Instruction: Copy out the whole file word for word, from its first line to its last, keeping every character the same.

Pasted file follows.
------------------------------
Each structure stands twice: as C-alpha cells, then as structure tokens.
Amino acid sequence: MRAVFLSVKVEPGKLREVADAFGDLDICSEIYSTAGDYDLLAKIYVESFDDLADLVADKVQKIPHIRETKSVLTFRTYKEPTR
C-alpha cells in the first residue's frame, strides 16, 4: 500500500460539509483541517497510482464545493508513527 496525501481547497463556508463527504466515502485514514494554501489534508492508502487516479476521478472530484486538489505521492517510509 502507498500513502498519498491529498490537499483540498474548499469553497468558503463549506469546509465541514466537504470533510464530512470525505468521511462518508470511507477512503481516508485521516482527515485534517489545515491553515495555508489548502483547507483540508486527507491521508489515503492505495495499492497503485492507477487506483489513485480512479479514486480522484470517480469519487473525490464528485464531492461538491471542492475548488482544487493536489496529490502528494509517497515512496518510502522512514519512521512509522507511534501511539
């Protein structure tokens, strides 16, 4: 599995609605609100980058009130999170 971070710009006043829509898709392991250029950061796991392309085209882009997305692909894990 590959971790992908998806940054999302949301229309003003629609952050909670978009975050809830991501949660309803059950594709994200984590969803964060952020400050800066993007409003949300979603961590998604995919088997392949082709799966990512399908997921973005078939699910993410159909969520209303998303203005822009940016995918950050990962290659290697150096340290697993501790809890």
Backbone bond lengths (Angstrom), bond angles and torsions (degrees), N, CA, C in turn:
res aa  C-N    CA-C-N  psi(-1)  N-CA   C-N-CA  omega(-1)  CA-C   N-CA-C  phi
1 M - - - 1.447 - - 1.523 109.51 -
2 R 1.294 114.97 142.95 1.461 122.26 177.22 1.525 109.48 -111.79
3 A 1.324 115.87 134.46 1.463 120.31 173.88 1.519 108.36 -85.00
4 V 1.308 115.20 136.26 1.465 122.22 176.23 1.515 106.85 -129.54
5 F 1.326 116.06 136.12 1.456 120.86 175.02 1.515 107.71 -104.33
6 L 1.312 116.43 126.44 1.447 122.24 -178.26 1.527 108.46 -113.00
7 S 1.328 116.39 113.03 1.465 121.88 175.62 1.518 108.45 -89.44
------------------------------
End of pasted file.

Each structure stands twice: as C-alpha cells, then as structure tokens.
Amino acid sequence: MRAVFLSVKVEPGKLREVADAFGDLDICSEIYSTAGDYDLLAKIYVESFDDLADLVADKVQKIPHIRETKSVLTFRTYKEPTR
C-alpha cells in the first residue's frame, strides 16, 4: 500500500460539509483541517497510482464545493508513527 496525501481547497463556508463527504466515502485514514494554501489534508492508502487516479476521478472530484486538489505521492517510509 502507498500513502498519498491529498490537499483540498474548499469553497468558503463549506469546509465541514466537504470533510464530512470525505468521511462518508470511507477512503481516508485521516482527515485534517489545515491553515495555508489548502483547507483540508486527507491521508489515503492505495495499492497503485492507477487506483489513485480512479479514486480522484470517480469519487473525490464528485464531492461538491471542492475548488482544487493536489496529490502528494509517497515512496518510502522512514519512521512509522507511534501511539
């Protein structure tokens, strides 16, 4: 599995609605609100980058009130999170 971070710009006043829509898709392991250029950061796991392309085209882009997305692909894990 590959971790992908998806940054999302949301229309003003629609952050909670978009975050809830991501949660309803059950594709994200984590969803964060952020400050800066993007409003949300979603961590998604995919088997392949082709799966990512399908997921973005078939699910993410159909969520209303998303203005822009940016995918950050990962290659290697150096340290697993501790809890």
Backbone bond lengths (Angstrom), bond angles and torsions (degrees), N, CA, C in turn:
res aa  C-N    CA-C-N  psi(-1)  N-CA   C-N-CA  omega(-1)  CA-C   N-CA-C  phi
1 M - - - 1.447 - - 1.523 109.51 -
2 R 1.294 114.97 142.95 1.461 122.26 177.22 1.525 109.48 -111.79
3 A 1.324 115.87 134.46 1.463 120.31 173.88 1.519 108.36 -85.00
4 V 1.308 115.20 136.26 1.465 122.22 176.23 1.515 106.85 -129.54
5 F 1.326 116.06 136.12 1.456 120.86 175.02 1.515 107.71 -104.33
6 L 1.312 116.43 126.44 1.447 122.24 -178.26 1.527 108.46 -113.00
7 S 1.328 116.39 113.03 1.465 121.88 175.62 1.518 108.45 -89.44